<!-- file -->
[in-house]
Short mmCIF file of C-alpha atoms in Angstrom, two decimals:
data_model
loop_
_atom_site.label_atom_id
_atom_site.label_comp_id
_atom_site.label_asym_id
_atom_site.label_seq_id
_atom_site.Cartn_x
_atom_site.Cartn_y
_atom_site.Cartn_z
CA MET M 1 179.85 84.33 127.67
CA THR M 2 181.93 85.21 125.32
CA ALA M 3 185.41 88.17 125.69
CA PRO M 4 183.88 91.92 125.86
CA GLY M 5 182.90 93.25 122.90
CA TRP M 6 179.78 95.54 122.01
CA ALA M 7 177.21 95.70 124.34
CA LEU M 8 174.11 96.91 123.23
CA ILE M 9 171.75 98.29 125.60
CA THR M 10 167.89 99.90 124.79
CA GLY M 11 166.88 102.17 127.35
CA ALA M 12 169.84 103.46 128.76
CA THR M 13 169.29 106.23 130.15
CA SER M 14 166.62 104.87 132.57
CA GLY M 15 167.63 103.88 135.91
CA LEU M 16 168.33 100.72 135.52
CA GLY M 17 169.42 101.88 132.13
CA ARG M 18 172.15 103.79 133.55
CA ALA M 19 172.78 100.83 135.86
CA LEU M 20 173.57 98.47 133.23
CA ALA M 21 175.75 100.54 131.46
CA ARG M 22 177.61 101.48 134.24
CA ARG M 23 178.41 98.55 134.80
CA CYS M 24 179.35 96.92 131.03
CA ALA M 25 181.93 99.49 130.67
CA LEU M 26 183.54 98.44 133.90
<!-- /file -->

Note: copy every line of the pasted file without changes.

[in-house]
Short mmCIF file of C-alpha atoms in Angstrom, two decimals:
data_model
loop_
_atom_site.label_atom_id
_atom_site.label_comp_id
_atom_site.label_asym_id
_atom_site.label_seq_id
_atom_site.Cartn_x
_atom_site.Cartn_y
_atom_site.Cartn_z
CA MET M 1 179.85 84.33 127.67
CA THR M 2 181.93 85.21 125.32
CA ALA M 3 185.41 88.17 125.69
CA PRO M 4 183.88 91.92 125.86
CA GLY M 5 182.90 93.25 122.90
CA TRP M 6 179.78 95.54 122.01
CA ALA M 7 177.21 95.70 124.34
CA LEU M 8 174.11 96.91 123.23
CA ILE M 9 171.75 98.29 125.60
CA THR M 10 167.89 99.90 124.79
CA GLY M 11 166.88 102.17 127.35
CA ALA M 12 169.84 103.46 128.76
CA THR M 13 169.29 106.23 130.15
CA SER M 14 166.62 104.87 132.57
CA GLY M 15 167.63 103.88 135.91
CA LEU M 16 168.33 100.72 135.52
CA GLY M 17 169.42 101.88 132.13
CA ARG M 18 172.15 103.79 133.55
CA ALA M 19 172.78 100.83 135.86
CA LEU M 20 173.57 98.47 133.23
CA ALA M 21 175.75 100.54 131.46
CA ARG M 22 177.61 101.48 134.24
CA ARG M 23 178.41 98.55 134.80
CA CYS M 24 179.35 96.92 131.03
CA ALA M 25 181.93 99.49 130.67
CA LEU M 26 183.54 98.44 133.90